You know that maxim that says the third movie in a trilogy will suck? It’s not a hard and fast rule, as there are plenty of movies that buck it, but likewise there are enough failures to justify the coining of the rule in the first place. I thought of that rule often while watching “The Time of the Doctor,” which, after the exhilarating one-two punch of “The Name of the Doctor” and “The Day of the Doctor,” was a letdown of, I dare suggest, epic proportions. Ambitious to a fault, it never achieves the grandeur of the previous two “… of the Doctor” episodes, though it appears hell bent on outdoing both as hard as it possibly can. And you know what they say about trying hard — actually, I’m not sure, but it must be something awful. I’ll stop short of describing the episode as just that, because there was some nice stuff nestled in between all the loud, incomprehensible bits, which were countless.
Since the mystery of the Impossible Girl was solved at the close of “Name,” Clara Oswald (and Jenna) is blossoming. Much the same happened with Amy Pond after her mystery was wrapped up at the close of her first season. There’s something slightly suffocating about the way these seasonal mystery arcs have played out for their leading ladies, but with that behind her, Clara could very well end up being my favorite companion of the new series. She’s refreshingly uncomplicated and her directness at this point is a welcome change of pace. It’ll be interesting to see how her character plays against Capaldi.
The episode had a few genuinely great scares, most notably the Weeping Angel attack from beneath the snow, and the scene in which Clara met the Silence for the first time. The wooden Cyberman wasn’t so much scary as inventive — even though I’m not sure I understand what the point of it was. In an episode crammed with the Doctor’s foes, it never felt like there was any real threat — as though the episode was meant to fly on the dramatic tension sustained by the mere fact that the viewer knows it’s the final story of Matt Smith’s era. Unfortunately, drama doesn’t quite work that way.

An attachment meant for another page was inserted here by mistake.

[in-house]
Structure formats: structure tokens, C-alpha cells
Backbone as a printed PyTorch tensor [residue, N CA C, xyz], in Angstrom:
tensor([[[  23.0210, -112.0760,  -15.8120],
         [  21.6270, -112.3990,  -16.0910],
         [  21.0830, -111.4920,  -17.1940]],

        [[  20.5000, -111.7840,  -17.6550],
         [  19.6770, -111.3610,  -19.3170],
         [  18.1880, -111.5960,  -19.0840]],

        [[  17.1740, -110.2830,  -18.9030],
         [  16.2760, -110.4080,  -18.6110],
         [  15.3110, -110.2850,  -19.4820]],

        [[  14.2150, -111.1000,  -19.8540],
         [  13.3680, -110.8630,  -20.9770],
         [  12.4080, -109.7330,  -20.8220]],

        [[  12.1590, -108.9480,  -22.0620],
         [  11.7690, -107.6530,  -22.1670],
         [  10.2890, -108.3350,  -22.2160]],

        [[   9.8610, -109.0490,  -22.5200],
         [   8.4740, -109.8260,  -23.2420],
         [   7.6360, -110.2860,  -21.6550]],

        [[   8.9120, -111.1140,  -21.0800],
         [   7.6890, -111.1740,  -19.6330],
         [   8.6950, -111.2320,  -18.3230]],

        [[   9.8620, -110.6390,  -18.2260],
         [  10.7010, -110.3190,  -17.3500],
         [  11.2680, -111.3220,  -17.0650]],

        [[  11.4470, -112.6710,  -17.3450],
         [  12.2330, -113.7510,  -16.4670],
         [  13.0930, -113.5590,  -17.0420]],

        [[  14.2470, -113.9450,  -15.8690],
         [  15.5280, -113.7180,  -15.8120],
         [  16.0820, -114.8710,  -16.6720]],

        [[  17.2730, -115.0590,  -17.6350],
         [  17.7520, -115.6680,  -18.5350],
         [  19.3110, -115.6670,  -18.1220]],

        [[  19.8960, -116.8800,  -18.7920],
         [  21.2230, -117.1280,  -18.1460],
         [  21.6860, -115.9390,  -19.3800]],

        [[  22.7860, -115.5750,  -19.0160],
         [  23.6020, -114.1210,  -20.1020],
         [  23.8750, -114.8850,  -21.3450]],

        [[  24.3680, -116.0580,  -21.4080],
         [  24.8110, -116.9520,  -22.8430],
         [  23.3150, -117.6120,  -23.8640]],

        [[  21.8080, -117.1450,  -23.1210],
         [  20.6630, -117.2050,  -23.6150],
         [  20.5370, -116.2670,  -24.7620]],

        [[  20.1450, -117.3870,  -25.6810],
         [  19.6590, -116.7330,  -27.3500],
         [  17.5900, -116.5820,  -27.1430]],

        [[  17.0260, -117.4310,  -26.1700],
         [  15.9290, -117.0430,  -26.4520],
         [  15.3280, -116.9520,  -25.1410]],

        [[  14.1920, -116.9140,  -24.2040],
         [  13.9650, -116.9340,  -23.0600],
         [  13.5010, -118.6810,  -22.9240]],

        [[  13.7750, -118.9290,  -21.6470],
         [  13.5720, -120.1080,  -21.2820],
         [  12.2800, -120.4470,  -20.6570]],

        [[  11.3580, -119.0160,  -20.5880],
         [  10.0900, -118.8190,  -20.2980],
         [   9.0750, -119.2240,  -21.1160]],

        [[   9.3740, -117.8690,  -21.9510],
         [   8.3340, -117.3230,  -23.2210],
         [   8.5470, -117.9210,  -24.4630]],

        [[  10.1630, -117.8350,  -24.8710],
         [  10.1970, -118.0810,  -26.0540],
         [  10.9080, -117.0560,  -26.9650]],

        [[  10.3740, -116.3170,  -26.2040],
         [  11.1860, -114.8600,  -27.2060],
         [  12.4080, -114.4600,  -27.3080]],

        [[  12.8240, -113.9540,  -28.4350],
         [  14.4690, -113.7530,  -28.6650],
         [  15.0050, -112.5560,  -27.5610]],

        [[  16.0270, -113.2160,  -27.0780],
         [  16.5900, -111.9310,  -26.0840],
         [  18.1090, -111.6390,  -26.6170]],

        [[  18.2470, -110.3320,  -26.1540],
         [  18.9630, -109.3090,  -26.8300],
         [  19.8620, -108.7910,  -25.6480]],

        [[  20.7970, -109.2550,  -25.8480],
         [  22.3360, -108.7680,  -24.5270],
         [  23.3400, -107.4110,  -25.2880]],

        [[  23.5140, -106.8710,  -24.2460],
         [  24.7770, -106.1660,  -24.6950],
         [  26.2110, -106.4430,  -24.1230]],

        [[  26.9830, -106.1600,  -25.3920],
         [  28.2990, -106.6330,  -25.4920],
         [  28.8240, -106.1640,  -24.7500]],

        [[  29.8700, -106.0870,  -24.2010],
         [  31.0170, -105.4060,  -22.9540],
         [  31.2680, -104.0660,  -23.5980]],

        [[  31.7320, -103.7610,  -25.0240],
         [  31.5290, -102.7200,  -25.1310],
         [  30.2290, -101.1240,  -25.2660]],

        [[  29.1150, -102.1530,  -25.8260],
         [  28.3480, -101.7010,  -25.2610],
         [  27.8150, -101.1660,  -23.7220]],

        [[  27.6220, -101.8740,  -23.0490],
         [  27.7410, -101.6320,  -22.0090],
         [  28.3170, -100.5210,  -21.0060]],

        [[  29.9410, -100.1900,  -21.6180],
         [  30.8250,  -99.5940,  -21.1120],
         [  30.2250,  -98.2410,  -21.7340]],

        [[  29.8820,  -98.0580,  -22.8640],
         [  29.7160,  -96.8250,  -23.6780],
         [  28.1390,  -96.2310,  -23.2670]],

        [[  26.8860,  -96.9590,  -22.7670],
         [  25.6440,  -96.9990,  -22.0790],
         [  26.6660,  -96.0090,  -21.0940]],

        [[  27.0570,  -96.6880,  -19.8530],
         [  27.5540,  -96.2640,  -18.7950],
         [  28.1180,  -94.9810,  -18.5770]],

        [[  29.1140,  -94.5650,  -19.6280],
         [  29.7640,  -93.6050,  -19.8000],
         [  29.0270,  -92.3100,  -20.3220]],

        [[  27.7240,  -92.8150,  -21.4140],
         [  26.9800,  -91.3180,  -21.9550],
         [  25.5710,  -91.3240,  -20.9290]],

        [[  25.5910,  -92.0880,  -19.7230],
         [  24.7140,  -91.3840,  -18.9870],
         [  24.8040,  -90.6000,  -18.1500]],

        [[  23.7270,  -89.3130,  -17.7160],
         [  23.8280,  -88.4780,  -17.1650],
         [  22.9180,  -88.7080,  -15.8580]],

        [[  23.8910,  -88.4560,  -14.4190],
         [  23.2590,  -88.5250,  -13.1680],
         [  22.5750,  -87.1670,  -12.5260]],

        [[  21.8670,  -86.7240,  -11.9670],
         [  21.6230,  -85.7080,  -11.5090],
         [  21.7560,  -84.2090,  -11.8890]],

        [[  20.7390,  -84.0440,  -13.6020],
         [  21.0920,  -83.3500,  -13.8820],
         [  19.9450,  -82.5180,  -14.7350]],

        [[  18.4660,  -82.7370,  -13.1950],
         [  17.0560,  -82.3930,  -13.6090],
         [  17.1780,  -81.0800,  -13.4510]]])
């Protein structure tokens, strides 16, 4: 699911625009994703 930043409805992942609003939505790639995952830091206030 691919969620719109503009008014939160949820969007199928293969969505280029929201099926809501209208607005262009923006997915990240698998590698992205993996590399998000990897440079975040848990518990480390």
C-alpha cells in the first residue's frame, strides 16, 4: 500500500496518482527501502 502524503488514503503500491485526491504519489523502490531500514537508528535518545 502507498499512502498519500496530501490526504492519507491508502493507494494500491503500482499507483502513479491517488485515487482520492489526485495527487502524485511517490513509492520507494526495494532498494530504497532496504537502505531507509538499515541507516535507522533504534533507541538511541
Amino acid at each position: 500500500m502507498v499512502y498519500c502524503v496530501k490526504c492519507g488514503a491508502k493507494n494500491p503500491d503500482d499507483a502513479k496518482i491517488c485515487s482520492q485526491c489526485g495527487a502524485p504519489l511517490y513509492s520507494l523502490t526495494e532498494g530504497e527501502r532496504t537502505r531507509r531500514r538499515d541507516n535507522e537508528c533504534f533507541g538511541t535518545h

Speaking of Smith, he did a fair enough job on his final outing given all the hoops Moffat had him jumping through, which were many. From the fake nudity (which, it turned out, was actually one of the funnier bits in this thing) to the scene in which he’d shaved his head and was wearing a toupee (a terrible, unnecessary meta gag I guess was meant to acknowledge that Smith’s head actually was shaved) to the layers and layers of heavy makeup that was piled on him throughout, it just seemed like the series no longer had any use for the Eleventh Doctor as we’ve come to know him, and wanted to experiment with a slew of new things.
Don’t get me wrong, it was a bold move to have the Doctor living out the remainder of his life in the town called Christmas — with hundreds of years passing, and signs of age showing on his face and body — but it never seemed like the episode was particularly comfortable with the world it had created. Even at the end, the episode felt the need to “reset” the Doctor to his previous youthful form before regenerating him proper, which was sort of ageist, and implied that if we didn’t get one last glimpse of him looking slick and young, that we were somehow being cheated.